Java-Exception Types and Throws Statement

Exception Types Java exceptions are divided into two categories, called checked and unchecked exceptions. All subclasses of RuntimeException class are unchecked exceptions. All other exceptions are checked exceptions.   Checked Exception For checked exceptions, the compiler checks if your program handles them, either by catching them or by specifying (with a throws clause) that the … Read more…

Java-User Defined Exception

User Defined Exception You can create your own exception by extending Exception class. The throw keyword are used while implementing user defined exceptions. Following program demonstrates the use of a user-defined subclass of Throwable class. Note that Exception is a subclass of Throwable and therefore MyOwnException is a subclass of Throwable class. An object of … Read more…

Java-Throw Statement

Throw Statement So far, you have only been catching exceptions that are thrown by the Java run-time system. However, it is possible for your program to throw an exception explicitly, using the throw statement. The general form of throw is shown here: throw exceptionObject; Here, exceptionObject must be an object of type Throwable(Throwable is a … Read more…

Java-Finally Statement

Finally Statement Java supports another statement knows as finally statement. The JVM ensures that the statements placed in the finally block are executed whether or not an exception occurs. So, even if no exception occurs during the execution of a try block, the finally block is executed. When an exception occurs, an appropriate catch block … Read more…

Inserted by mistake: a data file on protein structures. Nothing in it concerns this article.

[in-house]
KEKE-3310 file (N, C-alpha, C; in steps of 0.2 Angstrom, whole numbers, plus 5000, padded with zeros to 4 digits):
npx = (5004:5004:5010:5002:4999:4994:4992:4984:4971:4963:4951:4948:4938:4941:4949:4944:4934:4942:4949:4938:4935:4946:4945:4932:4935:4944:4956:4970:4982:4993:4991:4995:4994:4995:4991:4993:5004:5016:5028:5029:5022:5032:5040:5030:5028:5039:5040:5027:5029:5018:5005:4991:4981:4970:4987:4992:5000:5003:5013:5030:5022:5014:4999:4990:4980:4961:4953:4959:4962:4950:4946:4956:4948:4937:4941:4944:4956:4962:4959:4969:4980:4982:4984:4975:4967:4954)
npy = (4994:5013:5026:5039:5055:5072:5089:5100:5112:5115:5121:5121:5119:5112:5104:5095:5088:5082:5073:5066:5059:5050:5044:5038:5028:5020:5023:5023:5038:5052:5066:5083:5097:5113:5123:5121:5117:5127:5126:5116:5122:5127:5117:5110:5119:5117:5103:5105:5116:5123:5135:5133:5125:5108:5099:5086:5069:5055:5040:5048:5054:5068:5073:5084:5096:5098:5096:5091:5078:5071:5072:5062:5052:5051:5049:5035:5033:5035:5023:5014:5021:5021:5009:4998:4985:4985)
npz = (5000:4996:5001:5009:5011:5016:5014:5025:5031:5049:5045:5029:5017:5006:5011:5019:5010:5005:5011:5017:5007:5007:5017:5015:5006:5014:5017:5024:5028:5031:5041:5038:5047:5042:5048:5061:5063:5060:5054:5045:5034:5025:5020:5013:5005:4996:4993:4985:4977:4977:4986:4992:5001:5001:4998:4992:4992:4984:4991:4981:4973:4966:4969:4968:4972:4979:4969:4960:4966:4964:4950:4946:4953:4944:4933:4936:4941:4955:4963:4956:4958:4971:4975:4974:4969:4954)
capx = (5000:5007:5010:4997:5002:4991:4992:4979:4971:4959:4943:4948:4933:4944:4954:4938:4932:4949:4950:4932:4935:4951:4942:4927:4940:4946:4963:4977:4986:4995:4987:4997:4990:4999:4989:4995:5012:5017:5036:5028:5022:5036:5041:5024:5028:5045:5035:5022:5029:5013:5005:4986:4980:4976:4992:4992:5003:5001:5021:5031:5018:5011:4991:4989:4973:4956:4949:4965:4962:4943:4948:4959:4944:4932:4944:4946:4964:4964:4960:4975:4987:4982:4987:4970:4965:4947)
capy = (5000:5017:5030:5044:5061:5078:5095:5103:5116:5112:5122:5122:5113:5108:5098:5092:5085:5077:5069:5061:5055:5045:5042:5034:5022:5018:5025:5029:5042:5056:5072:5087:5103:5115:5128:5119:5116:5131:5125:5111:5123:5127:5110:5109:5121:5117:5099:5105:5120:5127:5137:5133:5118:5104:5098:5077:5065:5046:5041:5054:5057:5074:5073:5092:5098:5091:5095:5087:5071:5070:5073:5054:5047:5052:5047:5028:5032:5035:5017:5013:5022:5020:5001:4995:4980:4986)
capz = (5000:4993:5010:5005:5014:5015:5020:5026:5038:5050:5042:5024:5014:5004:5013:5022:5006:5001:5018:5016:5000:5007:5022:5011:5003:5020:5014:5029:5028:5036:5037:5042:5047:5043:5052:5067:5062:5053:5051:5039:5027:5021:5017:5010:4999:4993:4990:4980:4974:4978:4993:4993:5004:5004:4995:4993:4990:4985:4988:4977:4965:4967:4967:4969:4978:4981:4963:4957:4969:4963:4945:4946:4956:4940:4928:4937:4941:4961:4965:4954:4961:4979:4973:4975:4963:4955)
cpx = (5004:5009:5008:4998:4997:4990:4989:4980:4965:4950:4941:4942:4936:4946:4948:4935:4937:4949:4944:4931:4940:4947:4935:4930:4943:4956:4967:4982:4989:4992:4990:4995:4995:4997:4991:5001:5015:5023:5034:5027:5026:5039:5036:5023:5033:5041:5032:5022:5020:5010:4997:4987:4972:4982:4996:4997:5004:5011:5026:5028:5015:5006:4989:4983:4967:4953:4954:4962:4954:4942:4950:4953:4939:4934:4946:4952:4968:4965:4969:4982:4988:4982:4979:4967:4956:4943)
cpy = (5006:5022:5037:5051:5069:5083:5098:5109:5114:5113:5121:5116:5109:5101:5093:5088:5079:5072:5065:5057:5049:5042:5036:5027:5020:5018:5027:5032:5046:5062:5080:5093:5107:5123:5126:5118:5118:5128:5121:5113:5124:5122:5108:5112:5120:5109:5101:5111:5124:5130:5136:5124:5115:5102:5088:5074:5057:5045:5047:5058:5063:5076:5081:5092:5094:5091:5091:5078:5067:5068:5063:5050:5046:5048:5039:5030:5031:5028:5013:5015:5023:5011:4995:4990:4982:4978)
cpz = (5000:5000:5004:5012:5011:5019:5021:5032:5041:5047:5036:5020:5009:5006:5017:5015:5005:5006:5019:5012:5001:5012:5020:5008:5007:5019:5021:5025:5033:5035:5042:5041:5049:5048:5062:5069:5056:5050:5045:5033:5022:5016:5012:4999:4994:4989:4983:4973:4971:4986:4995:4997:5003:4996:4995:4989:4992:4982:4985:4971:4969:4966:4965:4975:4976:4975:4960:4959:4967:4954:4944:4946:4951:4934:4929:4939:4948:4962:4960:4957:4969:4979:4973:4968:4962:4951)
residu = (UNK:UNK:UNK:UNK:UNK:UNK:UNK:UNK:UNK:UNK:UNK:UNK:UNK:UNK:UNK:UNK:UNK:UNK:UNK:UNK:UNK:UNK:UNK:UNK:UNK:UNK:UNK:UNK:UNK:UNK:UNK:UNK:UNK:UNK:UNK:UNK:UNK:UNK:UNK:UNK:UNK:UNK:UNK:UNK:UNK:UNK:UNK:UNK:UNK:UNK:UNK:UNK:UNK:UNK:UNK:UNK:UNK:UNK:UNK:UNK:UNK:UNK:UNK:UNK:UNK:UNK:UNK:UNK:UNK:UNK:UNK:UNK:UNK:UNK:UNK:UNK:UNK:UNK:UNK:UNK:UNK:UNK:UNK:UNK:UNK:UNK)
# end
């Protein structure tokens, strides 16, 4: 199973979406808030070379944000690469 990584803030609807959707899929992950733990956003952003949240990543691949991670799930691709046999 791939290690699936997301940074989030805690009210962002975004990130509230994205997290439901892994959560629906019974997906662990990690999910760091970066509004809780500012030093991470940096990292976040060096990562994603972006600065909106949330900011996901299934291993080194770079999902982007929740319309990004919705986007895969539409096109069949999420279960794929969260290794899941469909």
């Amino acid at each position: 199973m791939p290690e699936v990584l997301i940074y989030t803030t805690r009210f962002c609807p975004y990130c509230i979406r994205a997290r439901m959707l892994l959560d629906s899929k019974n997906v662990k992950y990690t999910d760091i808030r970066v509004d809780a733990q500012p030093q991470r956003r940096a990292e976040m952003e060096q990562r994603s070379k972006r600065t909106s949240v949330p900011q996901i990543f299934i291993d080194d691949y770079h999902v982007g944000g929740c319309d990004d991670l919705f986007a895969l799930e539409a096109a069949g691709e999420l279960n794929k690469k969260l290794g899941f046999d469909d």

Java-Ignore Exception

Ignore Exception Java does not require any processing of the exception at all. We can simply have a catch statement with an empty block to avoid program termination. Example : catch(Exception ex); The catch statement simply ends with a semicolon, which does nothing. This statement will catch an exception and then ignore it. Program Source … Read more…

Java-Common Error in Generic Exception Catch

Common Error in Generic Exception Catch When you use multiple catch statements, it is important to remember that exception subclasses must come before any of their superclasses. This is because a catch statement that uses a superclass will catch exceptions of that type plus any of its subclasses. Thus, a subclass would never be reached … Read more…